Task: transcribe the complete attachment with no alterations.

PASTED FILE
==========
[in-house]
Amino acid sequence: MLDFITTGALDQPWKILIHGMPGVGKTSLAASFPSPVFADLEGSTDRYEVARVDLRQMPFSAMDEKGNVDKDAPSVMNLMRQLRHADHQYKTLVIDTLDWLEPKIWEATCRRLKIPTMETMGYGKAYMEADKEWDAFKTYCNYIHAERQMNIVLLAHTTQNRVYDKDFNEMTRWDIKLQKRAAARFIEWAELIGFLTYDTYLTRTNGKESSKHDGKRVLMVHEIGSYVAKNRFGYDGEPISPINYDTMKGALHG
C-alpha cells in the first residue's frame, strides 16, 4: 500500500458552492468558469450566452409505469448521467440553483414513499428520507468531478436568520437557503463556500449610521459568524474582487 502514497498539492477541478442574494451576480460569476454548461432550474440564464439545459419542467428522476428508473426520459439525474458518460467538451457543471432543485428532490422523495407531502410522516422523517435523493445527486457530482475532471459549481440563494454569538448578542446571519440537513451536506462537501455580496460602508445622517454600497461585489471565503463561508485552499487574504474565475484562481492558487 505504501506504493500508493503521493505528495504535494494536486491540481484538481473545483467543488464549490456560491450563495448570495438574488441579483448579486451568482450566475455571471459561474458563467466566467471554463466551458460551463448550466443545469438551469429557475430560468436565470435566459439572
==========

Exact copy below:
[in-house]
Amino acid sequence: MLDFITTGALDQPWKILIHGMPGVGKTSLAASFPSPVFADLEGSTDRYEVARVDLRQMPFSAMDEKGNVDKDAPSVMNLMRQLRHADHQYKTLVIDTLDWLEPKIWEATCRRLKIPTMETMGYGKAYMEADKEWDAFKTYCNYIHAERQMNIVLLAHTTQNRVYDKDFNEMTRWDIKLQKRAAARFIEWAELIGFLTYDTYLTRTNGKESSKHDGKRVLMVHEIGSYVAKNRFGYDGEPISPINYDTMKGALHG
C-alpha cells in the first residue's frame, strides 16, 4: 500500500458552492468558469450566452409505469448521467440553483414513499428520507468531478436568520437557503463556500449610521459568524474582487 502514497498539492477541478442574494451576480460569476454548461432550474440564464439545459419542467428522476428508473426520459439525474458518460467538451457543471432543485428532490422523495407531502410522516422523517435523493445527486457530482475532471459549481440563494454569538448578542446571519440537513451536506462537501455580496460602508445622517454600497461585489471565503463561508485552499487574504474565475484562481492558487 505504501506504493500508493503521493505528495504535494494536486491540481484538481473545483467543488464549490456560491450563495448570495438574488441579483448579486451568482450566475455571471459561474458563467466566467471554463466551458460551463448550466443545469438551469429557475430560468436565470435566459439572